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The Carletonian

The Carletonian

A Conversation With Jancyn Appel, Newly Elected CSA President

Elections for the Carleton Student Association (CSA) concluded on March 6, 2022, with results announced the following morning. According to Delina Haileab ’22, voter turnout was 4% lower than that of the previous year, with approximately 45% of students voting in the CSA elections. Winning approximately 63% of the total votes cast for the position, Jancyn Appel ’23 went on to be elected CSA president. 

The Carletonian sat down with Appel during the first week of her presidency to discuss her campaign, CSA experience and the goals and challenges of her new administration. When asked about her motivations for candidacy, Appel pointed to two experiences that drove her to run for CSA president. The first was the pandemic.

“[The COVID-19 pandemic] showed how important clear leadership for the student body really was,” Appel said. “Because so much was constantly unfolding, having someone that could provide consistency was really important.” 

Appel also cited her experience serving as a Class of 2023 Representative as shaping her decision to run. 

“Over the last year, getting better at resolution writing and meeting with people and offices on campus helped me realize I could really do this,” Appel said. 

Unlike most CSA candidates, Appel was participating in an Off-Campus Study during Winter Term. She was therefore unable to campaign in person, which presented certain challenges. 

“It definitely took a lot of checking in and communicating with people, checking in on little things like making sure a poster was hung up,” Appel said. “That was the main difficulty of being abroad, feeling slightly out of touch [with campus sentiment], but luckily I had good people on the ground. People were even sending me Yik Yaks for encouragement.” 

While only in the first week of her presidency, Appel has already begun to assume a range of responsibilities. As CSA President, Appel acts as the chief liaison between the CSA and the College— both its administration and its student body. Presidents serve as the voice of CSA: leading its subsidiary bodies, such as the Budget Committee or Student Projects Committee, and recommending legislation to the CSA Senate. 

To illustrate her role and influence as CSA president, Appel first cited the issue of replacing Carleton’s current toilet paper. She met with President Allison Byerly and Dean Carolyn Livingston to discuss the issue.

“As silly as it sounds, the stamp of my presidency so far has been toilet paper,” Appel said. “In a week’s time, I’ve met with both actors who would need to know about the issue and we’ve got it on the table, being discussed and garnering support.” 

However, Appel is more than a one-ply president. 

“When it comes to more large-scale issues, such as dining hall labor equity, I’m meeting with the Head of Dining this week,” Appel said. “My position helps substantiate student concerns—as sad as it sounds, often if you come to people with a title, sometimes it makes people more inclined to hear you out. So, as far as where my influence will come, it’s a matter of being in these meetings. My function is kind of being the arbiter of all things Senate and also being in nine thousand places at once.”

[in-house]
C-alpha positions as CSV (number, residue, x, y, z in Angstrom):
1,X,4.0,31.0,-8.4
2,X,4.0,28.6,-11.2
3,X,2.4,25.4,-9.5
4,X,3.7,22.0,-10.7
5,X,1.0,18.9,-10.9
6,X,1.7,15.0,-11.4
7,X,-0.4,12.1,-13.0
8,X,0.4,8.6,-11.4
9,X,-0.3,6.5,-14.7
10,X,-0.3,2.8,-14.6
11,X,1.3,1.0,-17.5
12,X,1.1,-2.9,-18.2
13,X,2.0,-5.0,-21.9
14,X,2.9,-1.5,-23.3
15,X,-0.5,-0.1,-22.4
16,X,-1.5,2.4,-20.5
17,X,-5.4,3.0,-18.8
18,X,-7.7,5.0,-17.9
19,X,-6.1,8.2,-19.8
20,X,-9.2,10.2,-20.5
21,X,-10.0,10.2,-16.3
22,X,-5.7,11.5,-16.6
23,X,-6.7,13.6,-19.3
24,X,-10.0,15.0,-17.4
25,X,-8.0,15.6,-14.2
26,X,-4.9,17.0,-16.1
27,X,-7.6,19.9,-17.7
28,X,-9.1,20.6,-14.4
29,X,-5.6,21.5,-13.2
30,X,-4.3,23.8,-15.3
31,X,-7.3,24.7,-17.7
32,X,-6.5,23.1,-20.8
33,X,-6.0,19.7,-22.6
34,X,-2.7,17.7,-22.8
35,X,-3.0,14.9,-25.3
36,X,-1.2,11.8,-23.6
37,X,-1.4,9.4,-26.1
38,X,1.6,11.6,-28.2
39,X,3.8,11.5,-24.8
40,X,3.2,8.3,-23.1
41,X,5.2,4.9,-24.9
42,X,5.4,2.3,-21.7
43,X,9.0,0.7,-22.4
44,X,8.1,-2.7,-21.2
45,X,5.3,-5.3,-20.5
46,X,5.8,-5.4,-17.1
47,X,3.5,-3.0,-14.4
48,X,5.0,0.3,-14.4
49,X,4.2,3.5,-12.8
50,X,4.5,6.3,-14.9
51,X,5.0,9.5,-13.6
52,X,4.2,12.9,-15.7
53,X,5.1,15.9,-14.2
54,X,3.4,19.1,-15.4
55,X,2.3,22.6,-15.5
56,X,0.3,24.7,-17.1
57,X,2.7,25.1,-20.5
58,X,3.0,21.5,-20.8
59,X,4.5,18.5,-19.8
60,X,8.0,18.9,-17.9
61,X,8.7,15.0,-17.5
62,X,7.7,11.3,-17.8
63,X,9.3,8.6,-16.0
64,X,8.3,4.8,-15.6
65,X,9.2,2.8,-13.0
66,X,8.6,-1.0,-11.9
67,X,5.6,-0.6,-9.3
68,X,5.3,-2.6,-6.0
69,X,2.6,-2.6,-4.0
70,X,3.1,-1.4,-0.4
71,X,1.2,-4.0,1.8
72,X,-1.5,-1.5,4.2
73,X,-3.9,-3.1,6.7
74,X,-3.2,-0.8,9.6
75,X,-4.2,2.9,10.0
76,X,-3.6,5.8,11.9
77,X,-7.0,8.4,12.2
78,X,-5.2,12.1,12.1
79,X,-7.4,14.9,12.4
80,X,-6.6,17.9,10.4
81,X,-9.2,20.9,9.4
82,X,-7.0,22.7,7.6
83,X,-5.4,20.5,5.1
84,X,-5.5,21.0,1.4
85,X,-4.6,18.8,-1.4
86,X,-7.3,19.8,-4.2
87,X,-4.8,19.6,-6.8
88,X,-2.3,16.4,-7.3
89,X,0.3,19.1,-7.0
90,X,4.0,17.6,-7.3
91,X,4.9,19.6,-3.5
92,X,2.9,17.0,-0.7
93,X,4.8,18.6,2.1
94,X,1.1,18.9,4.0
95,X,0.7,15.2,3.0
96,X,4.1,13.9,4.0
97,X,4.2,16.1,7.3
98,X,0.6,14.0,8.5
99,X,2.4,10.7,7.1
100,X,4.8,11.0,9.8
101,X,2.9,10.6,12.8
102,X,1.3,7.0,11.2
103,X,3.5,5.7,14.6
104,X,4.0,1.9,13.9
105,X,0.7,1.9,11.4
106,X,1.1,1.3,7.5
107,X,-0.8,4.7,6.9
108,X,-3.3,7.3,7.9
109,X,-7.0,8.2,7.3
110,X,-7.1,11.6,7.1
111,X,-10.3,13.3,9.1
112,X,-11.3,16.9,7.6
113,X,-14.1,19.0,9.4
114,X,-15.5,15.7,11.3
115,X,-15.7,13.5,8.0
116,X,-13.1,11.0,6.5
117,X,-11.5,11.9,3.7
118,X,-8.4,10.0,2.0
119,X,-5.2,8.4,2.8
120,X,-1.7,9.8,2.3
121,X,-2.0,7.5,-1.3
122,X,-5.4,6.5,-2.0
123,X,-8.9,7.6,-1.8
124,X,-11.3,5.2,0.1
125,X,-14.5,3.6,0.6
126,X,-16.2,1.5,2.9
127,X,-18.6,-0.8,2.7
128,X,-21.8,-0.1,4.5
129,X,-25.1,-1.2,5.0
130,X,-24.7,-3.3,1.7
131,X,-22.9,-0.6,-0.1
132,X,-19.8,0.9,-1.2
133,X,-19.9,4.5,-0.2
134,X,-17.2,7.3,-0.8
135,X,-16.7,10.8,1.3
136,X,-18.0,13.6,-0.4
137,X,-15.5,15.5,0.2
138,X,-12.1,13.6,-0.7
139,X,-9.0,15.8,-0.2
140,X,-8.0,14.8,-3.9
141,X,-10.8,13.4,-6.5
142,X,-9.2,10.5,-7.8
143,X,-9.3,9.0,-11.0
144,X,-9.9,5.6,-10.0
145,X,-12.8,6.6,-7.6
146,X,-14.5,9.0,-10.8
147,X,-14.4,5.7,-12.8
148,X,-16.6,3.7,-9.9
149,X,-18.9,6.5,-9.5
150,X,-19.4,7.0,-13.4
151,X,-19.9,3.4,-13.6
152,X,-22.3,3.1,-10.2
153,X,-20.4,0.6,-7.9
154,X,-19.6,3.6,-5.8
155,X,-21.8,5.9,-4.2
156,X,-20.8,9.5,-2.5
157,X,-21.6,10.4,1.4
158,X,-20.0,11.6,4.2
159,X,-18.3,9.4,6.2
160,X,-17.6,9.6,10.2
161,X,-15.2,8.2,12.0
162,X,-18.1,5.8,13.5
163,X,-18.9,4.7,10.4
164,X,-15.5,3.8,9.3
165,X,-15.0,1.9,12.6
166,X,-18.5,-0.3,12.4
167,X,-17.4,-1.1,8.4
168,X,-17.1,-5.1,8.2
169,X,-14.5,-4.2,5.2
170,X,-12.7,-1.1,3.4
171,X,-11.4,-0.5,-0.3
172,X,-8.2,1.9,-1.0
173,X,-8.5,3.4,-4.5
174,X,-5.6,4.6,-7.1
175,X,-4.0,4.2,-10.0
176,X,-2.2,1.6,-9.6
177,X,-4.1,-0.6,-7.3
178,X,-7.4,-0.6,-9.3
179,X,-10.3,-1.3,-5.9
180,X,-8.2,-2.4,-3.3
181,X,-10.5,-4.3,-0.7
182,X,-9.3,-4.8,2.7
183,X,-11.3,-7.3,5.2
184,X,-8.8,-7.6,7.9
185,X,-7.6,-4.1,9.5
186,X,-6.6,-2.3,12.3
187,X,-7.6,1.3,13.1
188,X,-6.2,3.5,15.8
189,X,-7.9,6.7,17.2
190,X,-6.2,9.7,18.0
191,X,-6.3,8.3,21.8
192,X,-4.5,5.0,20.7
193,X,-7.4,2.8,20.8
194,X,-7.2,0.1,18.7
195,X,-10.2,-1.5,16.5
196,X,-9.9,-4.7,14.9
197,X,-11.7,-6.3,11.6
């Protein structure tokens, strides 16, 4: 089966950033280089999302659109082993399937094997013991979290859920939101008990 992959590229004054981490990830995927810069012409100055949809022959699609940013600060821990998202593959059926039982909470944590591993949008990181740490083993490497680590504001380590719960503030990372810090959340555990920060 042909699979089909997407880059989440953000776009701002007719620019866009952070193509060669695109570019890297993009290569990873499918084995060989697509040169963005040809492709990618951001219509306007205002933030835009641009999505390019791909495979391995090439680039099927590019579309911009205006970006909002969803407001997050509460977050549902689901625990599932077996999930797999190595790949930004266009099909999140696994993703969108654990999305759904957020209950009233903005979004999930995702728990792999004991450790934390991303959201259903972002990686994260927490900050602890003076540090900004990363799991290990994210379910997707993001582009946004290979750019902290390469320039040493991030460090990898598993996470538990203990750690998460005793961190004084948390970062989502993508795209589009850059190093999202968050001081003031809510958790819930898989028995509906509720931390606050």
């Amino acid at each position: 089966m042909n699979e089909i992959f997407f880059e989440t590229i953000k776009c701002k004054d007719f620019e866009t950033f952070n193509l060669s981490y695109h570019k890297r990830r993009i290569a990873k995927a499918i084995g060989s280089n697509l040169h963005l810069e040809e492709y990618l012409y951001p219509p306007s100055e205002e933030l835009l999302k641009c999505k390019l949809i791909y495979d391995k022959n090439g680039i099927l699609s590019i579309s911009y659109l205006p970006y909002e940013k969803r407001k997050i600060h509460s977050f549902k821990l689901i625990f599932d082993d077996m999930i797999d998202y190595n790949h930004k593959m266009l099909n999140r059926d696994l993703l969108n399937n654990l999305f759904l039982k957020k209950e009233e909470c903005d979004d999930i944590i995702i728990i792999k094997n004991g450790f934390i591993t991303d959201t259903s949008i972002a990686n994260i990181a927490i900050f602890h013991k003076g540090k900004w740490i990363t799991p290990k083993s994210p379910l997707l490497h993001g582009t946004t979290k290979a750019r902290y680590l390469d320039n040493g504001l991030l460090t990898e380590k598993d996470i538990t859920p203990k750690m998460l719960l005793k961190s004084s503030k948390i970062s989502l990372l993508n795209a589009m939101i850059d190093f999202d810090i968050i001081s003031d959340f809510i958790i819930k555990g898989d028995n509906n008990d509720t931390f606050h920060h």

When asked about the goals of her administration, Appel noted that the first thing that came to mind was issues of labor equity in the dining halls. 

“As a private institution with so much money, it is beyond Carleton’s obligation to do the right thing for people who are working for the college,” Appel said. “Proper pensioning, better healthcare, better hours. We have to do better at creating better job security, better job opportunities and better job conditions.” 

Appel also spoke of excitement about working with SMPR, Carleton’s office of Sexual Misconduct Prevention and Response. 

“I’m looking into expanding a lot of educational programming with the office of Sexual Misconduct Prevention and Response (SMPR), such as clarifying Green Dot training and making sure all students receive the training,” she said. Appel also noted that she planned to “work with SHAC [Student Health and Counseling] to develop better support for survivors of sexual assault on campus, as well as programs geared towards women of color, such as navigating relationships as a woman of color at a PWI.”

As for one of her administration’s biggest challenges, Appel highlighted the general lack of awareness around CSA and its function. But this concession was tinged with hope and optimism about CSA’s capacity to affect positive change. 

“We want to build back trust in CSA, to address the lack of awareness around CSA,” she said. “We have 800 grand to work with, we’re meeting with powerful offices and we’re one of the most diverse organizations on campus. Our biggest weakness is that people don’t know our capacity, what we can do.”

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